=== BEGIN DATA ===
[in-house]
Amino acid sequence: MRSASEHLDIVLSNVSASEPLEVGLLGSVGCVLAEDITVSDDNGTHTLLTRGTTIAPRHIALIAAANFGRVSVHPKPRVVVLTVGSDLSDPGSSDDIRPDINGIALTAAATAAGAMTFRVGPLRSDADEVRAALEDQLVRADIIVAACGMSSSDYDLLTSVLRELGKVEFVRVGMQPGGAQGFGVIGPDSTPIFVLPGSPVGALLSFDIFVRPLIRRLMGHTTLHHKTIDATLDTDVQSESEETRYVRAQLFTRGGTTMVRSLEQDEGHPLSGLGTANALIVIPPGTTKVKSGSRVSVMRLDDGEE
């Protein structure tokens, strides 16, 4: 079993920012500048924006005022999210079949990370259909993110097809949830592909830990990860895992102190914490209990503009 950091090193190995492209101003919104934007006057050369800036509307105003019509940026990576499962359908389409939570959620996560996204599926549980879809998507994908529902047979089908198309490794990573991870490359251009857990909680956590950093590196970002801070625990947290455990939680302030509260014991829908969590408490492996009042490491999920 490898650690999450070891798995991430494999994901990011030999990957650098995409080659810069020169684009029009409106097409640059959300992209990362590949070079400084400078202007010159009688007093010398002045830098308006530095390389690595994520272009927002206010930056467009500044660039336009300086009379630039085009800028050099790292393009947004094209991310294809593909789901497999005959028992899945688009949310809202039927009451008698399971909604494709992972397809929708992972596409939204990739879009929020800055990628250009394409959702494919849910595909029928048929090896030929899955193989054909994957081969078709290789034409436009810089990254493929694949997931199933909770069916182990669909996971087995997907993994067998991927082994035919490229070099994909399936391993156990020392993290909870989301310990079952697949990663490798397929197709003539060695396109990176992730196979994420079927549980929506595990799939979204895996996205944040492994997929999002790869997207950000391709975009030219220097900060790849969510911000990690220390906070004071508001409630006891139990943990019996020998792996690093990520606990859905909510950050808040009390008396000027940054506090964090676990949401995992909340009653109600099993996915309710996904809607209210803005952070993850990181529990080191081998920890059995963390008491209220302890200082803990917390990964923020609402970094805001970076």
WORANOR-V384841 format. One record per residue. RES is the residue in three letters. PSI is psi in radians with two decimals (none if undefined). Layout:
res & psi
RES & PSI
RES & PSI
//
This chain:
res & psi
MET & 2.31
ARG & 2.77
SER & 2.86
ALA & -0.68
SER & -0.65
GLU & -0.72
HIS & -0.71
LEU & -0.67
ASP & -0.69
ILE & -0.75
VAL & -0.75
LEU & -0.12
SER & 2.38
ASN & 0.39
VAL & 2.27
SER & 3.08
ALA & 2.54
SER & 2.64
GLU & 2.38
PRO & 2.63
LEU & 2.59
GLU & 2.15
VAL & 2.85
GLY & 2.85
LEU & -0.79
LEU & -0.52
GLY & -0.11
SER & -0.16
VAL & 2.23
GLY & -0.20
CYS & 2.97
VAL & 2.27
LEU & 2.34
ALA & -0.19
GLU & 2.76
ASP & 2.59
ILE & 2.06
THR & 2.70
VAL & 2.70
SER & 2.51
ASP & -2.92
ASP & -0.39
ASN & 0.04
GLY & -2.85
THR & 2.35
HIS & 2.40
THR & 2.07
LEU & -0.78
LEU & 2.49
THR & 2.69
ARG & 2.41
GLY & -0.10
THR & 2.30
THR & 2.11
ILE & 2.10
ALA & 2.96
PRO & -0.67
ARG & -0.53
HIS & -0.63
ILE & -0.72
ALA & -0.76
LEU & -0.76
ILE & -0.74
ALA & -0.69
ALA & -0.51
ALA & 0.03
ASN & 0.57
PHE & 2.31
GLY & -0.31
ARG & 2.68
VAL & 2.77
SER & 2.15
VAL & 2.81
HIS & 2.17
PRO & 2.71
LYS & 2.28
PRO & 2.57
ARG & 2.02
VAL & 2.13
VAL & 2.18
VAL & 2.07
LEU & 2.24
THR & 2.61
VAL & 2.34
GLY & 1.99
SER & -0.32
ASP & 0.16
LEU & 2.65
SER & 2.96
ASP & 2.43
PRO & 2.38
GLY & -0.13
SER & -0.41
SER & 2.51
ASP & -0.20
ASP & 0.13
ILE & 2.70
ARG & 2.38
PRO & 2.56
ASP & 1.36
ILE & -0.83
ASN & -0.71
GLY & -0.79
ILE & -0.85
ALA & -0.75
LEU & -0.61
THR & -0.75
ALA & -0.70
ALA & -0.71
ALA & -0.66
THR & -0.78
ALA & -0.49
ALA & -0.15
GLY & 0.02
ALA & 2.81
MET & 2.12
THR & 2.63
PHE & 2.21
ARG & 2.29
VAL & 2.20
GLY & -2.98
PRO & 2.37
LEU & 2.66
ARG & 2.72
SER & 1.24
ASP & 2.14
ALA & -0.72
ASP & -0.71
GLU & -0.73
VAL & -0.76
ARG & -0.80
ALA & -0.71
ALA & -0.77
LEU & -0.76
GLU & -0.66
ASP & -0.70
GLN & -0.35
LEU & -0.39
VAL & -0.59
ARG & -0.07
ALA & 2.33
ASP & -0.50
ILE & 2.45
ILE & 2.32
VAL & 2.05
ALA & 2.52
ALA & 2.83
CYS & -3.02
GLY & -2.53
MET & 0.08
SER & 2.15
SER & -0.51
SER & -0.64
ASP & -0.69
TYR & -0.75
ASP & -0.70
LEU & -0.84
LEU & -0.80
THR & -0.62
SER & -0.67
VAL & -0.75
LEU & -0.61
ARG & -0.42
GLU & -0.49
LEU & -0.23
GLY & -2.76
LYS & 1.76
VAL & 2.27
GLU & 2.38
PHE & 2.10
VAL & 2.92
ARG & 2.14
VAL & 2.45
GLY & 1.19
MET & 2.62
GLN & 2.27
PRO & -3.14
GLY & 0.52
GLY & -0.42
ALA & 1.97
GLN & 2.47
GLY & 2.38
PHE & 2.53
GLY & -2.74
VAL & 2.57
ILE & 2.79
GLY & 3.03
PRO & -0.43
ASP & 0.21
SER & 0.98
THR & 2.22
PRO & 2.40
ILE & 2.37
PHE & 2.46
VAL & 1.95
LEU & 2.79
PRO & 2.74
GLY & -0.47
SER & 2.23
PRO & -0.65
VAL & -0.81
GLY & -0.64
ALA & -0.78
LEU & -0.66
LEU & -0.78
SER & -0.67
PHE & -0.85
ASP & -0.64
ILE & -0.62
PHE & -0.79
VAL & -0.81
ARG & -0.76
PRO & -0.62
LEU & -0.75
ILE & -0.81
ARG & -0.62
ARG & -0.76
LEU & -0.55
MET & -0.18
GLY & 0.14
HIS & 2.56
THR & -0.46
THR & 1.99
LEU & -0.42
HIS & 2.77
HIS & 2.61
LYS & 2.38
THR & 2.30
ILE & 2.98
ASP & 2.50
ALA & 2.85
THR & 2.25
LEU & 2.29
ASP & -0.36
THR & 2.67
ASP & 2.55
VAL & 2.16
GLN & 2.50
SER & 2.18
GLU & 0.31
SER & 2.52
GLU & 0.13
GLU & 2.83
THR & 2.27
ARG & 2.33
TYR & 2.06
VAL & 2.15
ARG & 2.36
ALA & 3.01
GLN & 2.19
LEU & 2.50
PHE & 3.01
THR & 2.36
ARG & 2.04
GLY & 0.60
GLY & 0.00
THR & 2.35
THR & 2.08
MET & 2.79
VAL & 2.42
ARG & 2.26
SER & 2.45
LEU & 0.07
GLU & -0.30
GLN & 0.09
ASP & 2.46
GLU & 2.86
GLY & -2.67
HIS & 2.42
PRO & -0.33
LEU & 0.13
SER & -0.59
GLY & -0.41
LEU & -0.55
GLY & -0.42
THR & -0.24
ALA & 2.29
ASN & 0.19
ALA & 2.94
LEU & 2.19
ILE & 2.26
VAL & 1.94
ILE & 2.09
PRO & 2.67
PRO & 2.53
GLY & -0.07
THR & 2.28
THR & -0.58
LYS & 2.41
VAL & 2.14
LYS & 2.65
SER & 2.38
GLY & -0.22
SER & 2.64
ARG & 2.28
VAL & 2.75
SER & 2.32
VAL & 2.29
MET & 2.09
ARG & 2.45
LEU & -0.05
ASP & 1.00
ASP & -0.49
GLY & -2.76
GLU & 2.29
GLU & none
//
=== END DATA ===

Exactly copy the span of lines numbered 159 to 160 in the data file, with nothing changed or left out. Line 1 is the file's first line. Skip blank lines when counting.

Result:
GLY & -2.53
MET & 0.08